I’ve yet to meet a person that doesn’t have a monster lurking inside. Furry or hairless, large or small, furious or meek, gray or technicolor – they exist. They lash out, hurt, and hunt. Many of us long for someone who understands our villainous passenger, who understands us, but finding such empathy is arduous.
Recall the last time you empathized with someone. Maybe a friend or family member was facing a challenge in their life. Perhaps you heard a story on the news of a person who suffered a tragedy. Whatever the circumstance, you were able to put yourself in their place and identify with their pain. Often this comes from similar or shared experiences that enable us to imagine ourselves dealing with their situation. This ability is invaluable to humanity, it is our inborn empathy.
Inborn empathy is easy and socially acceptable. We weep for victims of catastrophes and tribulations. We offer our condolences and aid them in whatever capacity we can. Whether it’s a natural disaster, a car wreck, an emotional upheaval, or a crime – we want to help. Frequently, the most we can do is listen and let them know that they are not alone.
Easy empathy comes from a place of compassion, but it is also born from fear. The heartbreak of others reminds us that we too are venerable to misfortune. Our mind shifts seamlessly to how such events would wreak havoc on our lives, on how we would survive. But our natural empathy is regularly shown to have finite limits. How often do we slide on the tentacles or sharpen our teeth and remember the assaulting monster with anything besides contempt?
We may not demonize thoughtless hurricanes or relatable distracted drivers, but sympathy for wrongdoers is always scarce. Relating to the malefactors among us is uncomfortable and agitating. We cannot bare to put ourselves in their shoes because that would make us alike, it would mean that we could do such things. To admit that liars, cheats, murderers, thieves, rapists, bullies, bigots, drunk drivers, and suicide bombers are human is to admit that it could have been us.
If we are honest with ourselves, we’ll find that even the most upstanding among us are but a few personal catastrophes away from villainy. Our monsters linger in their cages, waiting to be unleashed by primal instinct. Our actions are largely determined by factors outside of our control. If your anatomy was a bit different, if your parents had treated you poorly, if you had grown up in a different country, or been raised in another religion who would you be? How would your views and actions differ? Would it be you in the defendant’s chair? Nature and nurture combine and while every result is unique, the pattern repeats and the monsters rattle their cages.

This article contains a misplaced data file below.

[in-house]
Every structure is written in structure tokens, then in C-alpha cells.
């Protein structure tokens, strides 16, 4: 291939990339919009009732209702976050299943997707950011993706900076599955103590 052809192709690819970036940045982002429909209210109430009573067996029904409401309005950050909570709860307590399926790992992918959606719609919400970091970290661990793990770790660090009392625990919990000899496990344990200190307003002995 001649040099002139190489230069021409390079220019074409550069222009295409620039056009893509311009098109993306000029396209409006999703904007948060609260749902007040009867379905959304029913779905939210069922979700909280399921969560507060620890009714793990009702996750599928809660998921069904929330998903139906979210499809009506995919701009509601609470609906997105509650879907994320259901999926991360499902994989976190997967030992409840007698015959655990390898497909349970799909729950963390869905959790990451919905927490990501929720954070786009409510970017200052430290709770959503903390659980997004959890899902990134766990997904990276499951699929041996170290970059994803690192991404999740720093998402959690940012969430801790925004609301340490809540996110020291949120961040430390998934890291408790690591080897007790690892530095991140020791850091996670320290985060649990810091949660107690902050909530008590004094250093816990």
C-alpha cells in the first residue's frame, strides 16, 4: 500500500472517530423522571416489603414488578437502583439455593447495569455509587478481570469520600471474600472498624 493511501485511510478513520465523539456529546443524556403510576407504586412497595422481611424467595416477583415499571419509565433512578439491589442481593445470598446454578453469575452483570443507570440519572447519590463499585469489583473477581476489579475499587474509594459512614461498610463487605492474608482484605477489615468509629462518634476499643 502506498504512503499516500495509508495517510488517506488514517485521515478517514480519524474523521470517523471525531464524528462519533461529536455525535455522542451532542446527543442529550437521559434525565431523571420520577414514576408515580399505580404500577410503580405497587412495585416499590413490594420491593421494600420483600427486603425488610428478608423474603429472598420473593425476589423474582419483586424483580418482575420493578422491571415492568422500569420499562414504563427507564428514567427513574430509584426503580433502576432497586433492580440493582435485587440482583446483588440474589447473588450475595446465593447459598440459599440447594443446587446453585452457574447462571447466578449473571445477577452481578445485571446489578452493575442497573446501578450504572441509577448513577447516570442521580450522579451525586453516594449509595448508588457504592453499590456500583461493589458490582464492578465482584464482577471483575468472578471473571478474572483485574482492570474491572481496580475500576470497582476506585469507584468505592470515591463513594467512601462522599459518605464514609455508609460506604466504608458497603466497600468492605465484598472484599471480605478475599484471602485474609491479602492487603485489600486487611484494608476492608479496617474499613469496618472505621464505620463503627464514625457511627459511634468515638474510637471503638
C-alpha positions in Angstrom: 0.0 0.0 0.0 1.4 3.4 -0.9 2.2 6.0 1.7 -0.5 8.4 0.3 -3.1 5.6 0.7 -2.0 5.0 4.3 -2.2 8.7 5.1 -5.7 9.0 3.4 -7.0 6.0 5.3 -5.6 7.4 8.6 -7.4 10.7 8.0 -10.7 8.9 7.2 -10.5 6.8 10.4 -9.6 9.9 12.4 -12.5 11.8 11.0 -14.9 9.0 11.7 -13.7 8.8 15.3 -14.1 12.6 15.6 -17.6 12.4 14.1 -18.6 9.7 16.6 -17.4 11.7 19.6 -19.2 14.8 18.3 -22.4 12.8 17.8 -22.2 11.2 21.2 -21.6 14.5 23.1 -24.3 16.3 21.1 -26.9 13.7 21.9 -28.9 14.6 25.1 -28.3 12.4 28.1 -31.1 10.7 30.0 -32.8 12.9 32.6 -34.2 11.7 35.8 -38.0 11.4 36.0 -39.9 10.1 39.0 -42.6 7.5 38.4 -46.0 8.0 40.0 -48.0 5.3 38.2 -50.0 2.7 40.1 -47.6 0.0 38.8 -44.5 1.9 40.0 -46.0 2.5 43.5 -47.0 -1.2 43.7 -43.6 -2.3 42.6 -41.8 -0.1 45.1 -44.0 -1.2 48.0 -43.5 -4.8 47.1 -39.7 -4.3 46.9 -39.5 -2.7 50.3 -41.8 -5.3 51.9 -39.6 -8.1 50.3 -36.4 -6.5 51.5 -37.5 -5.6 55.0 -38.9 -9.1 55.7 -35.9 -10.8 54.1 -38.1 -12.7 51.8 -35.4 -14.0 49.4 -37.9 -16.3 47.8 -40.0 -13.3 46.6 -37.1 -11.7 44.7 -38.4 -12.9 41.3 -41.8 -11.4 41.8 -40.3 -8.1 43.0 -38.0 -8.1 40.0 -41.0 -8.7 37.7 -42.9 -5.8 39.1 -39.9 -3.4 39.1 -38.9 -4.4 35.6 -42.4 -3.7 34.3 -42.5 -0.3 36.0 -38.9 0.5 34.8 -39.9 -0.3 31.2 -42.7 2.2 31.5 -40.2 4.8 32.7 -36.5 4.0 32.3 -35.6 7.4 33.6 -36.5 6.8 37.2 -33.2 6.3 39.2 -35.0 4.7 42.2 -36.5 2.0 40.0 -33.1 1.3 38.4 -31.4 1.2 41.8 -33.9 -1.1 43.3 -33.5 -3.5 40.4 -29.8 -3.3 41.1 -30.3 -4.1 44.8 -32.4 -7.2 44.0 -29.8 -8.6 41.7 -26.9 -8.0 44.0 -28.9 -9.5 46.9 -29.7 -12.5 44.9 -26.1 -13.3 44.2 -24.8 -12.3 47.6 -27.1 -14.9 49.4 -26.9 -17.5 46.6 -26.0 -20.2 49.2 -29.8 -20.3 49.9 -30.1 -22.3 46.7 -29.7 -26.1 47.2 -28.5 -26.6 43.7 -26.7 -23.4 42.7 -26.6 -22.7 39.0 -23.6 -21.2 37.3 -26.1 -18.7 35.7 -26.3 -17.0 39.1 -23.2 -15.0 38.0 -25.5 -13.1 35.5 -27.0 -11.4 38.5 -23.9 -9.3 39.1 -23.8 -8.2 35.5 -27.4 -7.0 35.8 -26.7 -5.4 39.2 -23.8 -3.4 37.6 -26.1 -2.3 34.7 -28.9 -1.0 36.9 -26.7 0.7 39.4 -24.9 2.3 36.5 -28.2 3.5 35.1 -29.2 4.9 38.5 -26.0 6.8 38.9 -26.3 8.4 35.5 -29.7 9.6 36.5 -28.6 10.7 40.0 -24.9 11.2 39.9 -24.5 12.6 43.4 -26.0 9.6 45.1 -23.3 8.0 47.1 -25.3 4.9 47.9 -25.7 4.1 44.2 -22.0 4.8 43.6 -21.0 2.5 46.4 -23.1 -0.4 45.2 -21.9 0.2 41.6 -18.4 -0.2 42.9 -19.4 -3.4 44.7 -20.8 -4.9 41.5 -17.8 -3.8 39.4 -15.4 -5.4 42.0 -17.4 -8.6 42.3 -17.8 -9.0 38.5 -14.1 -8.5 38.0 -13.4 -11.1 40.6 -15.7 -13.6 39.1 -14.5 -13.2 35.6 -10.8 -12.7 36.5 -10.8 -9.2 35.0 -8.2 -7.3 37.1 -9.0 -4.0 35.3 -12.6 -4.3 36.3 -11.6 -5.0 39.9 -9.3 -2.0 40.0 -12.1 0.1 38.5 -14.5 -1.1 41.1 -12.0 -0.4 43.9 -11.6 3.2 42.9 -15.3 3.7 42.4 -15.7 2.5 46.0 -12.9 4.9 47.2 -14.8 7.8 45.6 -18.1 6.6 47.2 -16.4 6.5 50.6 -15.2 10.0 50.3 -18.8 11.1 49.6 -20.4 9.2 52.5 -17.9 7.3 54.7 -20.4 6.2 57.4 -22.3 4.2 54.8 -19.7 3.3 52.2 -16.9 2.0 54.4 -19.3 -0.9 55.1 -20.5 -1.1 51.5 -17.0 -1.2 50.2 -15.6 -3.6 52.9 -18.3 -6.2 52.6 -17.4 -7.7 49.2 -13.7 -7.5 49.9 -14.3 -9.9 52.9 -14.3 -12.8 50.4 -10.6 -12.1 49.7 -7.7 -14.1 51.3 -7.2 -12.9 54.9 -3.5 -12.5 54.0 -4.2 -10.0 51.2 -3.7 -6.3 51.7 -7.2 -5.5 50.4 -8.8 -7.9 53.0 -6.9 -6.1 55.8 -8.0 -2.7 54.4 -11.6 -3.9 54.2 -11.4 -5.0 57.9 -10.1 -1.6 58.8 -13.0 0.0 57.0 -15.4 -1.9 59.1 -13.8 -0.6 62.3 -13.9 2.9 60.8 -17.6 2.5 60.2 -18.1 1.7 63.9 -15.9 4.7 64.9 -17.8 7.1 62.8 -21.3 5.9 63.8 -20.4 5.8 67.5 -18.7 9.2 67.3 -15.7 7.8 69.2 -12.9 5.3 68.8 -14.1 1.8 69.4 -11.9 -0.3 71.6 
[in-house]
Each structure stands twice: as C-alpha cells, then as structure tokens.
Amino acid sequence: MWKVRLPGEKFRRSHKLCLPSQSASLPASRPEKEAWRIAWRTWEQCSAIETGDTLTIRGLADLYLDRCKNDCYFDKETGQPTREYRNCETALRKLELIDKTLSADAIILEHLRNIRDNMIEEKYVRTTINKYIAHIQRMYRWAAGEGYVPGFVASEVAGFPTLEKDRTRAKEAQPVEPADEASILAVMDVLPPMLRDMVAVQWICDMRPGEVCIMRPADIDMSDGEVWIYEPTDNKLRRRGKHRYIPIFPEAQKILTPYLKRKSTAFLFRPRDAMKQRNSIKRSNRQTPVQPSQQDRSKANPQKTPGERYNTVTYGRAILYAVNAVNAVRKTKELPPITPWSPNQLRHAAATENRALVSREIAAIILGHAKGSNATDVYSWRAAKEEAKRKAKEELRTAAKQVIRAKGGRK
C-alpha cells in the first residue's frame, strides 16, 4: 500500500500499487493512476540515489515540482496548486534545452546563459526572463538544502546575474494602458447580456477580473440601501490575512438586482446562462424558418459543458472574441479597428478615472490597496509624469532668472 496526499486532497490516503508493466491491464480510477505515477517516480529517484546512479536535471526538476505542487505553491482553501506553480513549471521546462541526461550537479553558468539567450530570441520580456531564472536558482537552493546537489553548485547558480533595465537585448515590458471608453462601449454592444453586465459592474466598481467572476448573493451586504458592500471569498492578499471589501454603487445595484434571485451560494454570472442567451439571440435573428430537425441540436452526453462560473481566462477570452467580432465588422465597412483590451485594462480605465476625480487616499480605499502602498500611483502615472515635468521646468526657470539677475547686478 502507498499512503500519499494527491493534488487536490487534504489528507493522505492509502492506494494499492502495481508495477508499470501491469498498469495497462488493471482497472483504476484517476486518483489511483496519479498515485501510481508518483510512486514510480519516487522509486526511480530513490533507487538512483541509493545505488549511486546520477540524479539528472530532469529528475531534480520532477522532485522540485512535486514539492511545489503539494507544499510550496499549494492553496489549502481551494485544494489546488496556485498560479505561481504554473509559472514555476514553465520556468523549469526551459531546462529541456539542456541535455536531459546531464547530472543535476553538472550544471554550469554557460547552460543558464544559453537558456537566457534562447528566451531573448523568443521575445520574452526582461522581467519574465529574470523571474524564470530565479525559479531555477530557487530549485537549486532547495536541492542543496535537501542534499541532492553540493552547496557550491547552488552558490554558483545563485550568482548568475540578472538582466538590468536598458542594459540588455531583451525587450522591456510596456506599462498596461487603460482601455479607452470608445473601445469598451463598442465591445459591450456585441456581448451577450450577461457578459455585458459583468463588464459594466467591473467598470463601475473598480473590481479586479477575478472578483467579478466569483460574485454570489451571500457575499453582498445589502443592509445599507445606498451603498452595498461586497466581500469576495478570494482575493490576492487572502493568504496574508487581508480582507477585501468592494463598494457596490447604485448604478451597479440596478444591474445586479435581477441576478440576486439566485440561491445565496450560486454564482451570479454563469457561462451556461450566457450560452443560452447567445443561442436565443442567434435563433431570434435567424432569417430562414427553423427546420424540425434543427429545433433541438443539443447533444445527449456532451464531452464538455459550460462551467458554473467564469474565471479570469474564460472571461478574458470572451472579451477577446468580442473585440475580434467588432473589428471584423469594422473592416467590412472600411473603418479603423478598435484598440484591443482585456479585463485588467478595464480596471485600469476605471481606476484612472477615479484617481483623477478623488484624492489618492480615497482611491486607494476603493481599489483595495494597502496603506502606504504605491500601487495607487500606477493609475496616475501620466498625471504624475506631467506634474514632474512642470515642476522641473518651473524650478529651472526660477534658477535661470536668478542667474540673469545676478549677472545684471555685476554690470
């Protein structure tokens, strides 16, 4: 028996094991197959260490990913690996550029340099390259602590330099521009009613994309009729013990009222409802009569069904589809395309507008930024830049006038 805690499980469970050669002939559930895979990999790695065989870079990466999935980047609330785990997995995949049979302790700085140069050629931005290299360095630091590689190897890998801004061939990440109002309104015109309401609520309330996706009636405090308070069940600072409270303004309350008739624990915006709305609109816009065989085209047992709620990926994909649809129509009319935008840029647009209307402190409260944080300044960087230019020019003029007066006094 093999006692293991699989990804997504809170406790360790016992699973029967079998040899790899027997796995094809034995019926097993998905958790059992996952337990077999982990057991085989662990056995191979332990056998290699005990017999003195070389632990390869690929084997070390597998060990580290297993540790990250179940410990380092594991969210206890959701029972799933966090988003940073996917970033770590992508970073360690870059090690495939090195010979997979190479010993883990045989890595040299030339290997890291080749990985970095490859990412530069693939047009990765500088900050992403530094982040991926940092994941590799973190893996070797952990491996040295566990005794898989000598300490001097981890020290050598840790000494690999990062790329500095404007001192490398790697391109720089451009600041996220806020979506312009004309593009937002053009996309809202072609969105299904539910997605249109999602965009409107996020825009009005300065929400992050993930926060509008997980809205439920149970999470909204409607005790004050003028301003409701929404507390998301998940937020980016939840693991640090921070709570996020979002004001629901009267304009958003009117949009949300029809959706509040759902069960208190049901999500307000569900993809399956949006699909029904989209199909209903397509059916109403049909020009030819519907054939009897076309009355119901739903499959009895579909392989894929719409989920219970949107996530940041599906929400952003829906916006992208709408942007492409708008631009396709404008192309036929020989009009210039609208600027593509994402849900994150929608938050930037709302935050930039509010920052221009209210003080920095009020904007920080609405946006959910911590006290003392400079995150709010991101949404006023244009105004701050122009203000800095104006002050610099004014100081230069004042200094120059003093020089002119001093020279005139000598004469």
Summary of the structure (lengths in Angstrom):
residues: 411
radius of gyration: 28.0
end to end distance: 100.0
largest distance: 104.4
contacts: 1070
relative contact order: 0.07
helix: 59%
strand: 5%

Every perpetrator is a victim. If they weren’t, there would be no victims. We have all been victimized by emotional and physical turmoil, by sadness and loss and desperation, by a world that is both wondrous and abusive. Every criminal, no matter their crime, was once a helpless infant. Acknowledging their humanity does not lessen the empathy we feel for their victims, it enhances it. By recognizing that we are all simultaneously plagued and hallowed, we admit our own imperfections. From this, we address our faults and show others how to do the same. To empathize is not to condone, it is to find our better selves.
We usually shame and blame, but neither has banished our inner evil. When we empathize, we are less inclined to victimize – even in the small ways. The path to equality and peace is paved with empathy. Some monsters have sharper teeth, more sinister souls. We do not have to accept the terror they bring, but understanding their existence and relating to them is the only way to quiet their roars.
I do not believe in heroes, but the truth is I don’t believe in villains either. We are all complex, monsters and saviors all at once. That’s what it is to be human. But does it have to be? If we live with empathy, speak with kindness, and act with compassion then we may just convince every monster to cut off their horns.